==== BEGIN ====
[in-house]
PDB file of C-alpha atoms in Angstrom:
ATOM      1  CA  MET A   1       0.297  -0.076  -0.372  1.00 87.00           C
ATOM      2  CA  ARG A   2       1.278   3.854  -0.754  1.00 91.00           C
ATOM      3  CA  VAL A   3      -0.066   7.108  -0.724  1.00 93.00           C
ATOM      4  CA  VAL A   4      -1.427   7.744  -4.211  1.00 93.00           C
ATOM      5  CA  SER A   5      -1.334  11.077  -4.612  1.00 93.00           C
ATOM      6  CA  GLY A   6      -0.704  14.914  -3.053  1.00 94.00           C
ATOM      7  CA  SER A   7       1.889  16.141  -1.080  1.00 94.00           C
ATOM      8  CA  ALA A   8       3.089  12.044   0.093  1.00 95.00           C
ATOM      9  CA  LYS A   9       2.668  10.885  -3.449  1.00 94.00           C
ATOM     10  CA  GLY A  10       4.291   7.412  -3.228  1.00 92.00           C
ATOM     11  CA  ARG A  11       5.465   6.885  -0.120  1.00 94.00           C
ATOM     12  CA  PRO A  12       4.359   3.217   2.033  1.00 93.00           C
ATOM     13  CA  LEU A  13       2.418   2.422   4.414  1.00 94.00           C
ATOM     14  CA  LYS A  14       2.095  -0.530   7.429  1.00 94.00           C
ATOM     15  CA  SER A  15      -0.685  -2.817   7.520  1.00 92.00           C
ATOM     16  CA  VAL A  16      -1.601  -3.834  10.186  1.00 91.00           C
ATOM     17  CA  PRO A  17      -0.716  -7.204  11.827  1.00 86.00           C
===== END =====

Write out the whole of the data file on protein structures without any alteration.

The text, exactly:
[in-house]
PDB file of C-alpha atoms in Angstrom:
ATOM      1  CA  MET A   1       0.297  -0.076  -0.372  1.00 87.00           C
ATOM      2  CA  ARG A   2       1.278   3.854  -0.754  1.00 91.00           C
ATOM      3  CA  VAL A   3      -0.066   7.108  -0.724  1.00 93.00           C
ATOM      4  CA  VAL A   4      -1.427   7.744  -4.211  1.00 93.00           C
ATOM      5  CA  SER A   5      -1.334  11.077  -4.612  1.00 93.00           C
ATOM      6  CA  GLY A   6      -0.704  14.914  -3.053  1.00 94.00           C
ATOM      7  CA  SER A   7       1.889  16.141  -1.080  1.00 94.00           C
ATOM      8  CA  ALA A   8       3.089  12.044   0.093  1.00 95.00           C
ATOM      9  CA  LYS A   9       2.668  10.885  -3.449  1.00 94.00           C
ATOM     10  CA  GLY A  10       4.291   7.412  -3.228  1.00 92.00           C
ATOM     11  CA  ARG A  11       5.465   6.885  -0.120  1.00 94.00           C
ATOM     12  CA  PRO A  12       4.359   3.217   2.033  1.00 93.00           C
ATOM     13  CA  LEU A  13       2.418   2.422   4.414  1.00 94.00           C
ATOM     14  CA  LYS A  14       2.095  -0.530   7.429  1.00 94.00           C
ATOM     15  CA  SER A  15      -0.685  -2.817   7.520  1.00 92.00           C
ATOM     16  CA  VAL A  16      -1.601  -3.834  10.186  1.00 91.00           C
ATOM     17  CA  PRO A  17      -0.716  -7.204  11.827  1.00 86.00           C